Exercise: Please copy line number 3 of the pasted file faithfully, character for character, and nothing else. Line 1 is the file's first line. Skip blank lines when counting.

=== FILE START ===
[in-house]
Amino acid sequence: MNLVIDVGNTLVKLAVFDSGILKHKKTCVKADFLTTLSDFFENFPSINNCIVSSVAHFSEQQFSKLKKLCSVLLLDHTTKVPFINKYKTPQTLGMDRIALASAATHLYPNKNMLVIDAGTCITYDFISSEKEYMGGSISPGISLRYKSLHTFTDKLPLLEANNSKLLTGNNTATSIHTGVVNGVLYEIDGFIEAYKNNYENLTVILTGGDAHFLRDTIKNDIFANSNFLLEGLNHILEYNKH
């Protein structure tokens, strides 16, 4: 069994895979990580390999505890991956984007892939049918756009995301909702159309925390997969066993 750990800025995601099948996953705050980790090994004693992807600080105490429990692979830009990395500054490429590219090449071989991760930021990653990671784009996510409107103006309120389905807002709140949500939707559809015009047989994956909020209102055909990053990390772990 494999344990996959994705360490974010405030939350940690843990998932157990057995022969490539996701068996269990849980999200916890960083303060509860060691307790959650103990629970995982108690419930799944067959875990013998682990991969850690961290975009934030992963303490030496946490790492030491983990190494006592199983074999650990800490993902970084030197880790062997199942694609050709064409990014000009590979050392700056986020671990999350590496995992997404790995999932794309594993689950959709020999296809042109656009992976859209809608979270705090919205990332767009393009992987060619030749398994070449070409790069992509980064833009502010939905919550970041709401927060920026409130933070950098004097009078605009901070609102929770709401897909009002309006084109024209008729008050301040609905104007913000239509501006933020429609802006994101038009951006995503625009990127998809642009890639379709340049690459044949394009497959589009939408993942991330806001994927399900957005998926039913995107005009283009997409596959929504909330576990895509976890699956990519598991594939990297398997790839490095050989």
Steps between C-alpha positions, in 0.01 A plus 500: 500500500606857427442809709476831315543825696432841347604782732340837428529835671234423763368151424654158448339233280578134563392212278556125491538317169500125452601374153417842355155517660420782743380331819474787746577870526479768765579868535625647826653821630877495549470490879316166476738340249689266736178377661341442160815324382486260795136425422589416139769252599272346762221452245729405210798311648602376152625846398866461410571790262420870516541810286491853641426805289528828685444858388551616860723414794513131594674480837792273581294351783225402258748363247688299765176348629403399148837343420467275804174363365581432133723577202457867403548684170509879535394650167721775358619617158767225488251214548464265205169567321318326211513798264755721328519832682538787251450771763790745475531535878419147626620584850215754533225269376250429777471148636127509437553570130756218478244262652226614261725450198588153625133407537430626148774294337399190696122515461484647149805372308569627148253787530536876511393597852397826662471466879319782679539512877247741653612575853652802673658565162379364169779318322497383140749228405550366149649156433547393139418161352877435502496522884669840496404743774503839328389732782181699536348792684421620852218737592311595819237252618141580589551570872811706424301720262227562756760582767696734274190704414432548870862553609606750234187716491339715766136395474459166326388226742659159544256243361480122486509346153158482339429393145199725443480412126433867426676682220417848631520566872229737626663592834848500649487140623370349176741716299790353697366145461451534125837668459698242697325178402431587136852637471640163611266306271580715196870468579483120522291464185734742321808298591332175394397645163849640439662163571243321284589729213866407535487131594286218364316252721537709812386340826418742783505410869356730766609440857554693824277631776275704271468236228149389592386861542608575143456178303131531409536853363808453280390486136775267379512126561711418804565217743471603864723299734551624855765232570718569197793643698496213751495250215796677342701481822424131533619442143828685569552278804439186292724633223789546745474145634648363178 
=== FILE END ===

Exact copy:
């Protein structure tokens, strides 16, 4: 069994895979990580390999505890991956984007892939049918756009995301909702159309925390997969066993 750990800025995601099948996953705050980790090994004693992807600080105490429990692979830009990395500054490429590219090449071989991760930021990653990671784009996510409107103006309120389905807002709140949500939707559809015009047989994956909020209102055909990053990390772990 494999344990996959994705360490974010405030939350940690843990998932157990057995022969490539996701068996269990849980999200916890960083303060509860060691307790959650103990629970995982108690419930799944067959875990013998682990991969850690961290975009934030992963303490030496946490790492030491983990190494006592199983074999650990800490993902970084030197880790062997199942694609050709064409990014000009590979050392700056986020671990999350590496995992997404790995999932794309594993689950959709020999296809042109656009992976859209809608979270705090919205990332767009393009992987060619030749398994070449070409790069992509980064833009502010939905919550970041709401927060920026409130933070950098004097009078605009901070609102929770709401897909009002309006084109024209008729008050301040609905104007913000239509501006933020429609802006994101038009951006995503625009990127998809642009890639379709340049690459044949394009497959589009939408993942991330806001994927399900957005998926039913995107005009283009997409596959929504909330576990895509976890699956990519598991594939990297398997790839490095050989």